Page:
I'm not convinced that bigger is better when it comes to wedding centerpieces. Often the elaborately full and high floral creations we see in real weddings keep guests from being able to see each other from across the room, or have any real conversation at their table. After all, it's pretty hard to talk to someone you can only see through a jungle of roses. Low centerpieces are still pretty and can pack a powerful statement, but they won't make your wedding feel like it has been taken over by a remake of The Secret Garden. Here are 5 ideas to make your low wedding centerpieces stand out.
Vintage is still pretty. When in doubt for your wedding, vintage-inspired centerpieces are always a lovely way to go. Delicate styling, feminine colors, and antique details ensure that your tables will feel airy and welcoming.
Combine a soft, washed burlap tablecloth with wooden bowls with nuts and baskets of willow branches for a farm vibe (above). Or channel a little Victorian inspiration by using teacups and textured milk glass as bud vases (below).
Make it colorful.
No matter what your color palette, you can make your low arrangements sing with an infusion of color. Love sherbet tones? Pair them with succulents and place them on linens that will make your shade pop (below)!
All about the pinks? We love this arrangement that pairs pink peonies and roses with white hydrangeas (above). For destination weddings, use the colors and flowers that highlight the location. For example, this Hawaiian event infuses bright yellow and purple flowers into their centerpieces for a definite tropical effect (below).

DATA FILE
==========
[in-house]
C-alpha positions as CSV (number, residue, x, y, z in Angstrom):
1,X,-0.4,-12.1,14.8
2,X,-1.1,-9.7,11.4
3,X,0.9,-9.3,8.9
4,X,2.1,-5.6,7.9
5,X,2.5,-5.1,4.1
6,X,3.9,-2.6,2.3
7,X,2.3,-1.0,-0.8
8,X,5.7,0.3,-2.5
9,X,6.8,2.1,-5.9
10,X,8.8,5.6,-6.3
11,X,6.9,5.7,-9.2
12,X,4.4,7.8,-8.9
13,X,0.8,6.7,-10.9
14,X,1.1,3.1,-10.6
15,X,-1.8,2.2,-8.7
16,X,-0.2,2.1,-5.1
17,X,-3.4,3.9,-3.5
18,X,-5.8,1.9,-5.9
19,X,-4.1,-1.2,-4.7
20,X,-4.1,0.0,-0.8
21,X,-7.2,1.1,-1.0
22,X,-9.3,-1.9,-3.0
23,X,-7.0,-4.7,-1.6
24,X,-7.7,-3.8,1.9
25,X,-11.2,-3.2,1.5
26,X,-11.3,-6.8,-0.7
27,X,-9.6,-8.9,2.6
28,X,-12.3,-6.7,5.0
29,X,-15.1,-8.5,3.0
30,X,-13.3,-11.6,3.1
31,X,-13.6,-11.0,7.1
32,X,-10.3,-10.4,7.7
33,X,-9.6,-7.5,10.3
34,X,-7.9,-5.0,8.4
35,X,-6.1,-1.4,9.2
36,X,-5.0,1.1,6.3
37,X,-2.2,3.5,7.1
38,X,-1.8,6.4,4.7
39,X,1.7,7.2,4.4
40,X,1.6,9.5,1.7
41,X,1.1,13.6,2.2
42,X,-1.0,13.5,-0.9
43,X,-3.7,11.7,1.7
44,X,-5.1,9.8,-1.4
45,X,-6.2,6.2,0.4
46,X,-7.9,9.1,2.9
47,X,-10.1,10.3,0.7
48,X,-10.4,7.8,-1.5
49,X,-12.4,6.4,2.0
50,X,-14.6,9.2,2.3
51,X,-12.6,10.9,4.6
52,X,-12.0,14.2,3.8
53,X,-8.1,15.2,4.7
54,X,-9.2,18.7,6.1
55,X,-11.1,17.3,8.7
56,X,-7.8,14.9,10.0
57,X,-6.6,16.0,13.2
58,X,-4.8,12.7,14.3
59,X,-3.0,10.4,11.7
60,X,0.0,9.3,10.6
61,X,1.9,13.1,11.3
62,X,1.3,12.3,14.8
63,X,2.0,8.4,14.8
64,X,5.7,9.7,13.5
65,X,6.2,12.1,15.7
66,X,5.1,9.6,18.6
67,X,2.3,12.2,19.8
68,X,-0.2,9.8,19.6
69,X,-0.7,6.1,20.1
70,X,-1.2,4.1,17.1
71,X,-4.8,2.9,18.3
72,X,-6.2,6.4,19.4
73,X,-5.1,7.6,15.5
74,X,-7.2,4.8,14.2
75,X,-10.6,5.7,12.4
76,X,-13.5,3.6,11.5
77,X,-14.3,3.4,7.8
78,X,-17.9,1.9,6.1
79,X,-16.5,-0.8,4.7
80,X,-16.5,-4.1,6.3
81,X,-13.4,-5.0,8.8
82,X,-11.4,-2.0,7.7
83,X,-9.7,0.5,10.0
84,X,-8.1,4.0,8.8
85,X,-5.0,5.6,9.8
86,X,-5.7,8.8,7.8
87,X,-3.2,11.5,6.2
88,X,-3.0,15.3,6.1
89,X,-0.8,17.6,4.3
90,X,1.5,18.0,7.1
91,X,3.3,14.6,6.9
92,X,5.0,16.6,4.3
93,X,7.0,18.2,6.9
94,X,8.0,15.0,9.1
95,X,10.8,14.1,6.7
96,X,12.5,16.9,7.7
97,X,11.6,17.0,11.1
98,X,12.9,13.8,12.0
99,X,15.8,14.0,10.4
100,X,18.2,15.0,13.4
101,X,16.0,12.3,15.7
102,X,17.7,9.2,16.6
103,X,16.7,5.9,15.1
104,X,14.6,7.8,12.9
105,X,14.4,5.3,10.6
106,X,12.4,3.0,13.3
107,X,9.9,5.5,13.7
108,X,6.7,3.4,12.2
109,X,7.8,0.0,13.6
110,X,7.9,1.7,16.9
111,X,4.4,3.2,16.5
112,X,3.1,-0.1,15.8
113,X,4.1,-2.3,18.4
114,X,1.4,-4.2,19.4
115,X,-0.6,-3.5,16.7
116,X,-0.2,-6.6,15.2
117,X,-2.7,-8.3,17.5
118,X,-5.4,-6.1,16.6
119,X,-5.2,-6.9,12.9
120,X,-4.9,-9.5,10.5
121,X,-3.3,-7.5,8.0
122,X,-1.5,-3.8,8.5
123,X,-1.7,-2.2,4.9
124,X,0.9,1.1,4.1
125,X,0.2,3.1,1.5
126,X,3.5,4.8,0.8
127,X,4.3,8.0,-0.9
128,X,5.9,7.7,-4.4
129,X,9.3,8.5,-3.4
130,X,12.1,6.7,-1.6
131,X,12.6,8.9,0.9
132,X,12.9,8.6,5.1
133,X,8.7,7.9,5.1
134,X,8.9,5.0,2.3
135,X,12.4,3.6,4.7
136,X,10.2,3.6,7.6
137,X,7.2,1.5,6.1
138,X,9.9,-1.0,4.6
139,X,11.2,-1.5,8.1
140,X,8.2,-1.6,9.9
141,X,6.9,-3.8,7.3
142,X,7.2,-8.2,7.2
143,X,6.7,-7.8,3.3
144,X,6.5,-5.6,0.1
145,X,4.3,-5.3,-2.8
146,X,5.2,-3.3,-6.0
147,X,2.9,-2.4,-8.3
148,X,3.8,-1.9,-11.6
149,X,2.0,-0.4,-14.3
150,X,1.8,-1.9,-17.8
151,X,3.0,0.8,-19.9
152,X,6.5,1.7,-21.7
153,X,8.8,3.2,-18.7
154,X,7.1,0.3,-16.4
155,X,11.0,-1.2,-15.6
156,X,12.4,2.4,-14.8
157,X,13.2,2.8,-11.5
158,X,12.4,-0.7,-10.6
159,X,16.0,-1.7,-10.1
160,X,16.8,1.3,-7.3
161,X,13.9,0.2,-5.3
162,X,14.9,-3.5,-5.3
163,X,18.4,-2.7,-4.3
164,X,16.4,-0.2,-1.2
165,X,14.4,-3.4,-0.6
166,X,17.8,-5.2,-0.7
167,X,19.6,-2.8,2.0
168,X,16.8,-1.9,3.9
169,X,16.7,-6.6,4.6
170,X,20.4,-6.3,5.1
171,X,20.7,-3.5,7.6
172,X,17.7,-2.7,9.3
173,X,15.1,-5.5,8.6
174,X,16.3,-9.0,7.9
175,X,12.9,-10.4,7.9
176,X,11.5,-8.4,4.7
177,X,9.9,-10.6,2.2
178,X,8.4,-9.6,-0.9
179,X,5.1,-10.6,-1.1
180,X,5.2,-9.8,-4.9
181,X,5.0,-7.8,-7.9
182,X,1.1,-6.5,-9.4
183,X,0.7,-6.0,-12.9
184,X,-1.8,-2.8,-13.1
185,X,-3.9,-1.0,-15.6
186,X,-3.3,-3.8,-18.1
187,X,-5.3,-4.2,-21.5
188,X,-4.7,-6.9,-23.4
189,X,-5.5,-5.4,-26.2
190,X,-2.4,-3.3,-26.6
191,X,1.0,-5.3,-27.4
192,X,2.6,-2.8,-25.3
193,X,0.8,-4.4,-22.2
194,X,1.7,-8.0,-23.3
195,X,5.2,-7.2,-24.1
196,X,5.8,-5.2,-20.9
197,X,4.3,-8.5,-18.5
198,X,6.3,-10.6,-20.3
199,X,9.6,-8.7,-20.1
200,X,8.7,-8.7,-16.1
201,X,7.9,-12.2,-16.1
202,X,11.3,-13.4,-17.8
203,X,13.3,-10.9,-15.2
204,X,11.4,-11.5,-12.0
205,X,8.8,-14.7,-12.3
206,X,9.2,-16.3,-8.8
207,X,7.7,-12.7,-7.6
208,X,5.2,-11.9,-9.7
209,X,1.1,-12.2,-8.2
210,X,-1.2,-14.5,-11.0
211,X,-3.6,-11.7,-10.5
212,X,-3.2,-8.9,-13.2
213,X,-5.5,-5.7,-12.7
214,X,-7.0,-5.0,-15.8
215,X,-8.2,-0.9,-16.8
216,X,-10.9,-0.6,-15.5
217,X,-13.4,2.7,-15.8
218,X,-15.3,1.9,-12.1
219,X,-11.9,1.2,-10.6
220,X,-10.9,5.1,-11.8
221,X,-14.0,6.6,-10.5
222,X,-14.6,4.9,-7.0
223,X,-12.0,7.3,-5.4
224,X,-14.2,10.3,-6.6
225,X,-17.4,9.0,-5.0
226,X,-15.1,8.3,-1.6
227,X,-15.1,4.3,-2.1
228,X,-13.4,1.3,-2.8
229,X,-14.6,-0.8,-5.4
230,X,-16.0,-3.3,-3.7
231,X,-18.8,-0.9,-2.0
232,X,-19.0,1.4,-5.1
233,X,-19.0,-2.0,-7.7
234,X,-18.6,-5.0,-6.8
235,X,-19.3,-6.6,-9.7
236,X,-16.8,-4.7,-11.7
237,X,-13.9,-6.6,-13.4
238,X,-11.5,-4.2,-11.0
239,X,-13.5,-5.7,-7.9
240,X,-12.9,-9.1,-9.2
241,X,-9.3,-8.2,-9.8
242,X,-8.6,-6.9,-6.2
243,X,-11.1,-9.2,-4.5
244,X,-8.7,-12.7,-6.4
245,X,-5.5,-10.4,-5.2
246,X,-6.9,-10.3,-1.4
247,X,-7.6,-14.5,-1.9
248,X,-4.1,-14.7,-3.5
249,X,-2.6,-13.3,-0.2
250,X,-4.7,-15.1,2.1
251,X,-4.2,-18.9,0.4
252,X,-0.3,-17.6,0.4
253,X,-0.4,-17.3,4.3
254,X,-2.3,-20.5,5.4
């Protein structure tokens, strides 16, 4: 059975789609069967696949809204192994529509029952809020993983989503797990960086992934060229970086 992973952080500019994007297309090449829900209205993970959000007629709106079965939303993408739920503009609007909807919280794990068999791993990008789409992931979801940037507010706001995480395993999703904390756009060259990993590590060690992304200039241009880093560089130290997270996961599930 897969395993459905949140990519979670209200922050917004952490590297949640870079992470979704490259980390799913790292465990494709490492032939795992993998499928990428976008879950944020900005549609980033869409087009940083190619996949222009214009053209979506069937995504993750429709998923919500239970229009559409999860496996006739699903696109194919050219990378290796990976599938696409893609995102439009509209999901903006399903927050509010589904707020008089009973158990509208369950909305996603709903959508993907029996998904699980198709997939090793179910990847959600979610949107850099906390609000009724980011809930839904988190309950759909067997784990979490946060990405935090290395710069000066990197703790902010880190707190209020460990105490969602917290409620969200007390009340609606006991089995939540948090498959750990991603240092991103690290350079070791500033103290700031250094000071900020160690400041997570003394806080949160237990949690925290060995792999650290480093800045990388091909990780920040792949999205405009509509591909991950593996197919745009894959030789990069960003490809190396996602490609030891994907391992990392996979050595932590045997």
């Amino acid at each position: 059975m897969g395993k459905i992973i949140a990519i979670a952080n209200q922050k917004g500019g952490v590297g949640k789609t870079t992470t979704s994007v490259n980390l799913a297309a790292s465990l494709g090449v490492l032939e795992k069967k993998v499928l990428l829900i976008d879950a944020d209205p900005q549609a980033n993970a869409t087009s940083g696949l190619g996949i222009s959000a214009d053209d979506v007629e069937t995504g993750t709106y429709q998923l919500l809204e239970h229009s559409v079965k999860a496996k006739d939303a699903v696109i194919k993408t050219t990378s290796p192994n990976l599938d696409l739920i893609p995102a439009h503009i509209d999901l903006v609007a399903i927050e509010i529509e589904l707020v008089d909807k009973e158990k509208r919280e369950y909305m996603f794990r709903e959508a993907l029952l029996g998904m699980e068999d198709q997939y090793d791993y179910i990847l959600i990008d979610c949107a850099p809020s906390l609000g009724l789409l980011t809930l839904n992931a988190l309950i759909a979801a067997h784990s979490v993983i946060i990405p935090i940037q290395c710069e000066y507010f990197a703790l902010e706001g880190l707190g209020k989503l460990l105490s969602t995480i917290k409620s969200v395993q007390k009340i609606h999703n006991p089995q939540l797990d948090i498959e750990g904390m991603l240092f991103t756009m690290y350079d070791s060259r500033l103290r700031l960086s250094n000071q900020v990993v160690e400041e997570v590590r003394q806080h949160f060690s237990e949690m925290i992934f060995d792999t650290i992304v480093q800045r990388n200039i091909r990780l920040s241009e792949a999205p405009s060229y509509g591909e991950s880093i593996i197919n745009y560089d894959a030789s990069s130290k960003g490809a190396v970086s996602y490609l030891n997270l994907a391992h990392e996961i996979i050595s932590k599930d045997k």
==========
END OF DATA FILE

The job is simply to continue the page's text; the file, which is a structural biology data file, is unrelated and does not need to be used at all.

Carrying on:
Purple weddings are all the rage this year. Risk a little lavender overload by pairing purple arrangements with a purple tablecloth in a slightly different hue (below).
Vibrant colors aren't for everyone.
Even if you aren't a fan of bright, bold color, you can still use color to your advantage. Low centerpieces look especially magical when done in monochromatic flowers. The floral arrangements below alternate between coral and white, but notice that the two colors aren't combined into the same arrangement. When paired with a modern navy table runner, these otherwise pale shades look very powerful.
When it comes to pale flowers, just embrace the frilly. Go with blooms that make easy, low arrangements and put them in small glass jars or silver vases. Remember that these flowers look better as "natural" as you can arrange them.
And yes, if you want, go all-white. When you choose to go white monochromatic, you can focus on textured by including different flowers (above) or an ordered look with all the same bloom (below).
Use planters rather than vases.
The greatest thing about planting your low centerpieces? They double as presents to hand out to cherished family members and friends. You can go with vintage styling, like they have below, and plant succulents surrounded by jars and candles.
Or you can go total rustic and use wooden boxes filled with wildflowers or wrapped in utilitarian twine.
You can even add in a terrarium or two (below)!
Focus on rustic elements.
If you don't want your low centerpieces to be floral, they don't have to be. Moss is so fashionable right now, and I'm pretty sure this trend doesn't get any cuter than this mossy bunny (below).
If you want flowers, but need to stretch your floral budget as much as possible, use rustic elements to add more visual interest without the coast of adding extra blooms. You can wrap your low vases in tree bark (above) or place your Mason jars on a woodcut (below).
Credits: Chalkboard Bottle//Burlap Linens//Teacups and Candles//Sherbet Shades with Succulents//White with Pops of Color//Tropical Flowers//Purple Centerpieces//Coral and White on Navy Runner//Delicate Vintage Centerpieces//Muted Tones in Silver//White Monochromatic//White Hydrangea//Metal Planter//Wooden Planter//Succulents Box//Planters and Terrariums//Mossy Bunnies//Tree Bark Vase//Mason Jar with Woodcut